I recently read an interview with ranching expert Tony Robbins. Yes, that Tony Robbins. You didn’t know he was a ranching expert? Well, he is. He must have had cattlemen in mind when did the interview, because some of the things he said apply directly to ranchers.
The first thing he said that caught my attention was his response to the challenges of running a business. He said, “When people fail, the will inevitably tell you a list of excuses like, ‘I didn’t have enough time,’ I didn’t have enough money,’ ‘I didn’t have the right people, ‘ or ‘I was missing the right technology.’ But the truth is, resources are never the problem. It’s always a lack of resourcefulness.”
This is very true in agriculture, especially the “enough money” part. We have this sense that we ought to own all the cattle and all the land we can possibly handle, and then blame the bank for not giving us enough to operate, or telling us how to run our ranch. Well, they are holding the purse strings, what do you expect? There are different ways to go about ranching, and many of them don’t require a huge operating note or long-term debt. It takes some resourcefulness to discover them, but there are other potential partners one can develop relationships with, apart from the bank, that can help us either access capital or reduce our dependency on it. We’ve been able to grow our business with strategic partnerships with other landowners, feedlot operators, cattle owners, and buyers, allowing us to diversify our “portfolio” without having to own all the assets required.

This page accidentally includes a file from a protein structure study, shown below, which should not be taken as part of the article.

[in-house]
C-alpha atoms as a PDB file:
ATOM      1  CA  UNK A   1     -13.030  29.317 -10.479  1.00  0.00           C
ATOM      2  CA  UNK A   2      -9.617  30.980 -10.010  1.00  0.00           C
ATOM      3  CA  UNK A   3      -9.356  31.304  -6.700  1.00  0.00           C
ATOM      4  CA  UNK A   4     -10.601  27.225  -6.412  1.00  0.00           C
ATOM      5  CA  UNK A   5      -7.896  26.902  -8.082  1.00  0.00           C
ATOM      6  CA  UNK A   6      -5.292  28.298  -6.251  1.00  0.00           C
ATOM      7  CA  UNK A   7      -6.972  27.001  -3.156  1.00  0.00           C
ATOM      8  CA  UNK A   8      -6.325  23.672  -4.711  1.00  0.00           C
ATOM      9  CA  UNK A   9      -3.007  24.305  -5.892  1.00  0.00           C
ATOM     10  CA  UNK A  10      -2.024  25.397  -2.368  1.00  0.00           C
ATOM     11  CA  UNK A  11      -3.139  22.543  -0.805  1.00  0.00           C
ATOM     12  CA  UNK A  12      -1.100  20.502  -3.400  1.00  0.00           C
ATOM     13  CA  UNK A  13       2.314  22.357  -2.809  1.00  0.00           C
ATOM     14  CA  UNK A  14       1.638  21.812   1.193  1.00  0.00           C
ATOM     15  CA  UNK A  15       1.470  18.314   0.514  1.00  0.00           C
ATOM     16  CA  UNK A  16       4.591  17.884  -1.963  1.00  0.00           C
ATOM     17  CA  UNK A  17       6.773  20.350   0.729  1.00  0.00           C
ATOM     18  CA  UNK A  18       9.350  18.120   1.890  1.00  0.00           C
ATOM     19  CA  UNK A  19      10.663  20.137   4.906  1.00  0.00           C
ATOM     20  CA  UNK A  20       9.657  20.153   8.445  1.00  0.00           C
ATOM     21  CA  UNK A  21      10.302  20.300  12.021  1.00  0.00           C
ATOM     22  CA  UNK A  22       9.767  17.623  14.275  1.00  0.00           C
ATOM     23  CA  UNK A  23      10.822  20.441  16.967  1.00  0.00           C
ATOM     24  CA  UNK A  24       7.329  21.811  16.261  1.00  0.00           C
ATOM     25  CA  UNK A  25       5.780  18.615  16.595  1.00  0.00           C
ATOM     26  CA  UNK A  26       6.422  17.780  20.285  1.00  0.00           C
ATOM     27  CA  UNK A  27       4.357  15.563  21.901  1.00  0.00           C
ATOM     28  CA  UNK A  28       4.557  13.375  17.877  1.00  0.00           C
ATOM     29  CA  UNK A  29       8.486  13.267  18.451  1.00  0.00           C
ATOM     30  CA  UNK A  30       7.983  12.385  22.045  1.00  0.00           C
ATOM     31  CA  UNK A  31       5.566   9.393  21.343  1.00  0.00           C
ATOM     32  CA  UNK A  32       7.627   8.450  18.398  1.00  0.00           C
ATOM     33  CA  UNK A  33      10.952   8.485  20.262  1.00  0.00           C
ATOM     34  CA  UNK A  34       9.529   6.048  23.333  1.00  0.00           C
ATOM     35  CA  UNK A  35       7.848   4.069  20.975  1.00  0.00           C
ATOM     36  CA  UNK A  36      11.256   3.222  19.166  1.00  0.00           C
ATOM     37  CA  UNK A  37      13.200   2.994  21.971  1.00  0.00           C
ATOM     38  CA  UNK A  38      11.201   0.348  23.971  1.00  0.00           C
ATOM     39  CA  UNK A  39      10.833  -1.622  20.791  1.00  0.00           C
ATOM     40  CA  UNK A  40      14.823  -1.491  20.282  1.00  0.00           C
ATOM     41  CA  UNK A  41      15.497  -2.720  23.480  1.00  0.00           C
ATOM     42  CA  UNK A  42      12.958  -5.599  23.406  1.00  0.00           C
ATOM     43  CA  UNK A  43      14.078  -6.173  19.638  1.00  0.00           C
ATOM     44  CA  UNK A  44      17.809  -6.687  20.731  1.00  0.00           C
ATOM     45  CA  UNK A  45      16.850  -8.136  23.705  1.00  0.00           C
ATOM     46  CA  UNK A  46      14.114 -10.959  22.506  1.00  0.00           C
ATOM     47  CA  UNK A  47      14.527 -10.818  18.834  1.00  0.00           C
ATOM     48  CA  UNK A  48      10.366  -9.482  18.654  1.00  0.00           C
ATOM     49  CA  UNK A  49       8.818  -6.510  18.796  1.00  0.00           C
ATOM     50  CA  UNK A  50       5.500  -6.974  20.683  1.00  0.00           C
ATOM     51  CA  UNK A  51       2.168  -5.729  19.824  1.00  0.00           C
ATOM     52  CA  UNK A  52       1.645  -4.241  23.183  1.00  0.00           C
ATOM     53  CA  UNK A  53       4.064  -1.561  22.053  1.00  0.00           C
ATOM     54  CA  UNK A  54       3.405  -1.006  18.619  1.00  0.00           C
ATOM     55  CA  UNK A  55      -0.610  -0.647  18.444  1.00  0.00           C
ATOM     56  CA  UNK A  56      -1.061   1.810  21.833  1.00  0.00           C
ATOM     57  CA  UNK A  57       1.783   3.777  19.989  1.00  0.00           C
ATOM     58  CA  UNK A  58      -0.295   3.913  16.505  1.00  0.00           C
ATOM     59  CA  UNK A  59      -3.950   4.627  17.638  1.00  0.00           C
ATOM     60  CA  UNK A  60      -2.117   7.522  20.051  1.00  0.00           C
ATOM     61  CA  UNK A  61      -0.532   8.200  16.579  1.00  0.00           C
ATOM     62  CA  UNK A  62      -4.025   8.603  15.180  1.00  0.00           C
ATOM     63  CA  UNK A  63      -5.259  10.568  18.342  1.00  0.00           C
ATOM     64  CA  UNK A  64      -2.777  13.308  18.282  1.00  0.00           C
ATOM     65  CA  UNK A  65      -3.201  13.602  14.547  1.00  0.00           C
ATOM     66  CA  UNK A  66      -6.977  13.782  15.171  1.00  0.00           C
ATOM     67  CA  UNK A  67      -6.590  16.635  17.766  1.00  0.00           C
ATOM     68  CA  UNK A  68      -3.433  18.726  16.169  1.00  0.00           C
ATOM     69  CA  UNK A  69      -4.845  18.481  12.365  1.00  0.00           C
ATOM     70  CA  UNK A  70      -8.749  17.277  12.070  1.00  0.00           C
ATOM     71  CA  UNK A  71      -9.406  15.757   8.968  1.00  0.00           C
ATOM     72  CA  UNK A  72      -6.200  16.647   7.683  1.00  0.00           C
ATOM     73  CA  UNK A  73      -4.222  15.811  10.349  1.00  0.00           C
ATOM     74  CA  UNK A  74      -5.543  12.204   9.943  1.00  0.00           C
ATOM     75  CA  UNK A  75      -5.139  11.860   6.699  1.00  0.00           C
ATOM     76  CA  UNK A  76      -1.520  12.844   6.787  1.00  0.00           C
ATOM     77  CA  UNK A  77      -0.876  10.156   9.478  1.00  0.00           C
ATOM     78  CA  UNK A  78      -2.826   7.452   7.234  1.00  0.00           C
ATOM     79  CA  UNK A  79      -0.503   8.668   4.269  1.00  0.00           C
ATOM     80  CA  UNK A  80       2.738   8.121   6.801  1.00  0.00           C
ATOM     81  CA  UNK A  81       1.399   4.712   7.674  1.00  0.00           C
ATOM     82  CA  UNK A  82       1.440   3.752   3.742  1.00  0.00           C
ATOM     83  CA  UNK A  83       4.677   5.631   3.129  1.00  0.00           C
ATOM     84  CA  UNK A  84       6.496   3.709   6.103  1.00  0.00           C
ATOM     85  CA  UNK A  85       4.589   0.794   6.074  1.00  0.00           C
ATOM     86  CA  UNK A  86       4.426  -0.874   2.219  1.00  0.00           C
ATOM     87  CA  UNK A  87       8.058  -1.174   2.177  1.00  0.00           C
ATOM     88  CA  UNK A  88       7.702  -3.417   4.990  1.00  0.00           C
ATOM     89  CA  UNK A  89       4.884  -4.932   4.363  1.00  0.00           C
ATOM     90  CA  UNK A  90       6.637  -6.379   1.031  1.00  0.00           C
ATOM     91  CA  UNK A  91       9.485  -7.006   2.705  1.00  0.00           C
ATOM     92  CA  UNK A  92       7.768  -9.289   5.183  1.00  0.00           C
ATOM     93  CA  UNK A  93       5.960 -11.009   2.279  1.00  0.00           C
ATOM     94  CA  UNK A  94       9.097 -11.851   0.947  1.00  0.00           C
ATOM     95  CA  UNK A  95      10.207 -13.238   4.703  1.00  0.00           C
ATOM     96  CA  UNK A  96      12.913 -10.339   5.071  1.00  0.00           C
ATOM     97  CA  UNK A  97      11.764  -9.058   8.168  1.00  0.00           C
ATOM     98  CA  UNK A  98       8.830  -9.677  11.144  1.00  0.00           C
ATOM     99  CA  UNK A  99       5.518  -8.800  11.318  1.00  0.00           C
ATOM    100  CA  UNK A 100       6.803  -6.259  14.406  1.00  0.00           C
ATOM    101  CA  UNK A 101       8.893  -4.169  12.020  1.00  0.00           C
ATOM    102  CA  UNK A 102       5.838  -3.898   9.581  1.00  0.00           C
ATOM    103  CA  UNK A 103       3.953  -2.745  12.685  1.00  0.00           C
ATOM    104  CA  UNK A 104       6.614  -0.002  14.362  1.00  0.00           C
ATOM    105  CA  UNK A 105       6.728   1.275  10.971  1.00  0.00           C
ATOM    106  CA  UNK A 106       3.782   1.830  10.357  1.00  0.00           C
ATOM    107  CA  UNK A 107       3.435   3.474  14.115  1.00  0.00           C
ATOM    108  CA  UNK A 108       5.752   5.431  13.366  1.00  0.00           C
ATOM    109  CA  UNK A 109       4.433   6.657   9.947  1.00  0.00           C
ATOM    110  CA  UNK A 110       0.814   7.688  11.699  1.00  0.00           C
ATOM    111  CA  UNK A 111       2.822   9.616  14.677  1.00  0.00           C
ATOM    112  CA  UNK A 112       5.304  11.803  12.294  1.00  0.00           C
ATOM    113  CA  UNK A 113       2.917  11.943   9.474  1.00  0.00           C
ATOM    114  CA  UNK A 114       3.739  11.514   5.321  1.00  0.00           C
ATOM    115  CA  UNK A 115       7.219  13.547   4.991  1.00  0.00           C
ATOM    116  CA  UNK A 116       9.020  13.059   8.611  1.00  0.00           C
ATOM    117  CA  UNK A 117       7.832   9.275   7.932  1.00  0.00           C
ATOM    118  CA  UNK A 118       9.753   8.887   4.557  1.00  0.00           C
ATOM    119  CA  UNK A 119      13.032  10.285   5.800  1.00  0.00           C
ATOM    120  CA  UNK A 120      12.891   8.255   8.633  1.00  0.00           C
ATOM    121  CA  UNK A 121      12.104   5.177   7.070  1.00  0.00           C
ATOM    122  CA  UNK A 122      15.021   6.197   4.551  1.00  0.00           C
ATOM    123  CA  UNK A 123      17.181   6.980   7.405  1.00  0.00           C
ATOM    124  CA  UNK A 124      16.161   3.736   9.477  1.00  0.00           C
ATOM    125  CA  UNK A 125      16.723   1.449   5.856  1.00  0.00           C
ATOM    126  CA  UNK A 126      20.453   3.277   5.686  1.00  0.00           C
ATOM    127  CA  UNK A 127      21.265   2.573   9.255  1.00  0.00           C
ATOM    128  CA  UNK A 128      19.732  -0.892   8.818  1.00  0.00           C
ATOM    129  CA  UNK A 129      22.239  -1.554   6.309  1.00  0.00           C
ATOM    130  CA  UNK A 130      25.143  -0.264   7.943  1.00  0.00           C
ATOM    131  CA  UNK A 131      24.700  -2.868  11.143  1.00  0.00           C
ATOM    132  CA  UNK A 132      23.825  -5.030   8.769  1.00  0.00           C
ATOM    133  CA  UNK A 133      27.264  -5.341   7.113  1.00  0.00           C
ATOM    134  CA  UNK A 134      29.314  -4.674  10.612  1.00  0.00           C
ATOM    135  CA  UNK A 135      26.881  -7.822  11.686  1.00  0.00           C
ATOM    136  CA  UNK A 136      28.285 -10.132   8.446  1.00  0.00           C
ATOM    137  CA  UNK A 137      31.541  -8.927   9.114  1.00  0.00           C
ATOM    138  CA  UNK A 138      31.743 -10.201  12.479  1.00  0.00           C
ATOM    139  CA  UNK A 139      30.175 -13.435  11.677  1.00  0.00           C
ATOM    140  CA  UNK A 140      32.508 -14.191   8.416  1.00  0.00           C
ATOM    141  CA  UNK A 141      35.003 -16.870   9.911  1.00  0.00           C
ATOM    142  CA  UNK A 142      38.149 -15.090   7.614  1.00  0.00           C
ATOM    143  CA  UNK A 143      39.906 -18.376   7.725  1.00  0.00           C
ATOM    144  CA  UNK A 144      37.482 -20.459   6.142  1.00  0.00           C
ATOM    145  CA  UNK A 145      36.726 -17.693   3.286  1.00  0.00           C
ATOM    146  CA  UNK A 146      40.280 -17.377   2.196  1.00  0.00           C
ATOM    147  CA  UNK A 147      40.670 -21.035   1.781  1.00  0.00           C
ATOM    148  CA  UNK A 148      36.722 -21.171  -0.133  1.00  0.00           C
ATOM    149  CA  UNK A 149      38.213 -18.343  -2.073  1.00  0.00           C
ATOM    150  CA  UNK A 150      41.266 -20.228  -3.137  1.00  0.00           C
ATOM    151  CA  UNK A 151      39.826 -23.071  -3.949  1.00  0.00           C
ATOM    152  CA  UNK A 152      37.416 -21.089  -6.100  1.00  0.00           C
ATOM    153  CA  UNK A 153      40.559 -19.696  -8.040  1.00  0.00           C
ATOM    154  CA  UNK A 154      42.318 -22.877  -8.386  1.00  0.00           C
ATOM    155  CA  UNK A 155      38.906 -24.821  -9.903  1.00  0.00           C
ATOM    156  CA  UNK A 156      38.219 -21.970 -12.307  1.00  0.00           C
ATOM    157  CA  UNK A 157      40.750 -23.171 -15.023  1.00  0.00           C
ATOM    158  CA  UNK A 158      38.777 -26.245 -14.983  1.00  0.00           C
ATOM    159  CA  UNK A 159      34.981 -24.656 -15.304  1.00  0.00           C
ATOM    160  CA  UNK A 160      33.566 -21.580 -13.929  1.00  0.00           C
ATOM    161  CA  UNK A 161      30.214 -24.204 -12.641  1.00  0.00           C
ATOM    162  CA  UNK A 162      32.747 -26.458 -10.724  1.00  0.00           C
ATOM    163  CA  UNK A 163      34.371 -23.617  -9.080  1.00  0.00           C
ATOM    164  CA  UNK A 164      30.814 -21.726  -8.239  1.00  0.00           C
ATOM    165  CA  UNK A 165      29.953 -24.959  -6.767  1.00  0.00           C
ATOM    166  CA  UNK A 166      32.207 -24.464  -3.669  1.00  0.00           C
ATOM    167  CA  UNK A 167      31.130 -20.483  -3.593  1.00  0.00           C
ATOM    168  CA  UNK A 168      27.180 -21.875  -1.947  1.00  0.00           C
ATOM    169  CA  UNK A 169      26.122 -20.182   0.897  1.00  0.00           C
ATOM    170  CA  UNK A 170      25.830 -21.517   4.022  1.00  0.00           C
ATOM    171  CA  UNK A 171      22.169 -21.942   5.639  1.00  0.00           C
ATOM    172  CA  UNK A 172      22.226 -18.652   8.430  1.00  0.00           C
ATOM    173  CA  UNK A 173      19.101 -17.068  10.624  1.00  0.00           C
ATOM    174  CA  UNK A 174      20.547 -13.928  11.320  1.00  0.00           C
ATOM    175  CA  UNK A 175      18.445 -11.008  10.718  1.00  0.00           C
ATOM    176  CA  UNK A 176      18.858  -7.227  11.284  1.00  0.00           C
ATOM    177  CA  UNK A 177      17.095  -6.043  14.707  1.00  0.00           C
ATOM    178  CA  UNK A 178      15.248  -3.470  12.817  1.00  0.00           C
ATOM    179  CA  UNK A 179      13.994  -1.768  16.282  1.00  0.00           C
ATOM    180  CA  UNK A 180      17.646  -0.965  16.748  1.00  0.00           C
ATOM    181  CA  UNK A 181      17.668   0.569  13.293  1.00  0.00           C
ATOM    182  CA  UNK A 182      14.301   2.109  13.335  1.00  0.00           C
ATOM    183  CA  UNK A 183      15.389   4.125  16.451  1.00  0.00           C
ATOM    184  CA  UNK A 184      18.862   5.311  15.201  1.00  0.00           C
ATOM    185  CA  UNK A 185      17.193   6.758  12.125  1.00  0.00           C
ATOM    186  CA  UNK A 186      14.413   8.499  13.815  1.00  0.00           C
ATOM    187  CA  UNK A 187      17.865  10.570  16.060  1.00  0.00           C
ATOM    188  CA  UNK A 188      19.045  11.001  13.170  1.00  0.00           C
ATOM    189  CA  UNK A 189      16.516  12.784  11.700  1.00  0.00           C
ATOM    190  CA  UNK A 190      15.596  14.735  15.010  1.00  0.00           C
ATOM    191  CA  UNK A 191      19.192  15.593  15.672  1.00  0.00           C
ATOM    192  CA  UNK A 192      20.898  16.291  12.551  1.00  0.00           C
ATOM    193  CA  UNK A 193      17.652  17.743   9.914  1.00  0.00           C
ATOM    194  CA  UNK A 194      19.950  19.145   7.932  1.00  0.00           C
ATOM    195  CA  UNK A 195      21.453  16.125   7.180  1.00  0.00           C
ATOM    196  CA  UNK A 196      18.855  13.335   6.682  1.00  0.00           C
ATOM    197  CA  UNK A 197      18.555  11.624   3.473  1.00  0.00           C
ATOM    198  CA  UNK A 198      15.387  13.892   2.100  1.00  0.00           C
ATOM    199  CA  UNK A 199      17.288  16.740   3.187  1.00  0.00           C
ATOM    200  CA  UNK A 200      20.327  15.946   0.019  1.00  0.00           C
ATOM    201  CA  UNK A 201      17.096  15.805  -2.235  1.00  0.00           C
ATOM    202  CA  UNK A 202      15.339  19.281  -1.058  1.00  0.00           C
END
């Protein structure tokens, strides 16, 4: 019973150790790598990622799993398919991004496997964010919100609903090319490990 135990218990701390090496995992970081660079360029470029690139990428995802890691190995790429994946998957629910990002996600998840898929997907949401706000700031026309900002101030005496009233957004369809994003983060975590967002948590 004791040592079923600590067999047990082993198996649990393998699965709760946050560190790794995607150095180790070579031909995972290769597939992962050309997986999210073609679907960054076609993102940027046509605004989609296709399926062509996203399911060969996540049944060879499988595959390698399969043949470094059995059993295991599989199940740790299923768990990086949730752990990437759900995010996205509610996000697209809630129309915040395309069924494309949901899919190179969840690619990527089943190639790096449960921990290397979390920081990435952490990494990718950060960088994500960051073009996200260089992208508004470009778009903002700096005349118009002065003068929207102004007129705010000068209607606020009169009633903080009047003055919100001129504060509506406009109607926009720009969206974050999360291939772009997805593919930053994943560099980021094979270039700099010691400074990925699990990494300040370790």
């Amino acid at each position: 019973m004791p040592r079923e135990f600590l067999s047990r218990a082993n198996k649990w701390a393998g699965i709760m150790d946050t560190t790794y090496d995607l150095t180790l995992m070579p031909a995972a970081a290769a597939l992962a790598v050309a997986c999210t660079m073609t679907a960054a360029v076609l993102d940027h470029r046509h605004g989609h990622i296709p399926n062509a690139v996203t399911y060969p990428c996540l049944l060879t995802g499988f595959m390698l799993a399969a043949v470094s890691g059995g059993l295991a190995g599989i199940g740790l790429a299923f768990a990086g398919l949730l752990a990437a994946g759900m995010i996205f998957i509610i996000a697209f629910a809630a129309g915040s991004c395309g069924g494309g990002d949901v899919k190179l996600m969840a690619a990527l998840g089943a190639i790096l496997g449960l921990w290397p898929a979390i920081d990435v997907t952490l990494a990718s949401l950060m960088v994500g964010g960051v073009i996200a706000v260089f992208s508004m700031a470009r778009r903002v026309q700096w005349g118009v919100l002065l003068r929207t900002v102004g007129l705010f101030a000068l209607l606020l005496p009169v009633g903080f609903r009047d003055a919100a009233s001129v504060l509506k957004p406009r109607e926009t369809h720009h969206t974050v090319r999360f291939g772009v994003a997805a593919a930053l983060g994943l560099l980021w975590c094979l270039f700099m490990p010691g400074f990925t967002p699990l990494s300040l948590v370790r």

Robbins later describes the fatal mistake he sees many entrepreneurs make: “They fall in love with their product or service when you need to fall in love with your customers. Your products and services will constantly change over time… If you get caught up loving your product or service, you’ll develop a loyalty to that instead of a loyalty to your clients.”
This is true in much of mainstream agriculture. We’re devoted to our products, and almost take offense to someone suggesting we try producing something else – that would mean what we are currently producing isn’t the best! The result of falling in love with your product usually means victimhood at some point – it’s someone else’s fault that I’m not getting paid what (I think) I deserve. It also leads to siloed thinking, not recognizing the value of other parts of the production system. A consumer may be willing to pay you more for your great product, but since you haven’t listened to them and then spoken about things they care about, they don’t even know you’re already doing those things. On the other hand, if you never ask the customer what they want, you’ll never be able to adapt to their needs and they’ll go elsewhere with their dollars.
I think a great example is the lack of knowledge about the grassland ecosystem in the beef community. I believe if more ranchers and beef industry participants were as literate in grassland ecology as they are in reproductive technology or genomically-enhanced EPDs, it would be of great help in improving public perception of beef.
There are more ways to apply this idea than just becoming a range nerd. A friend of mine, Troy Hadrick, has done a great job of tailoring his genetics to fit what the market is asking for. He recognized that USDA Prime and Certified Angus Beef garner nice premiums, and made significant changes to his production system and herd genetics to hit that market.
The great thing about ranching is there are myriad ways to do it. The faster we lose the idea that it has to be done a certain way, and ask our customers what is important to them, the easier it will be to build businesses that are enduring and something our kids will have the opportunity to. Tony Robbins might not know how to build an H-brace or sort pairs. But those aren’t what make a ranch successful. His ideas about business apply to the ranching business as much as any.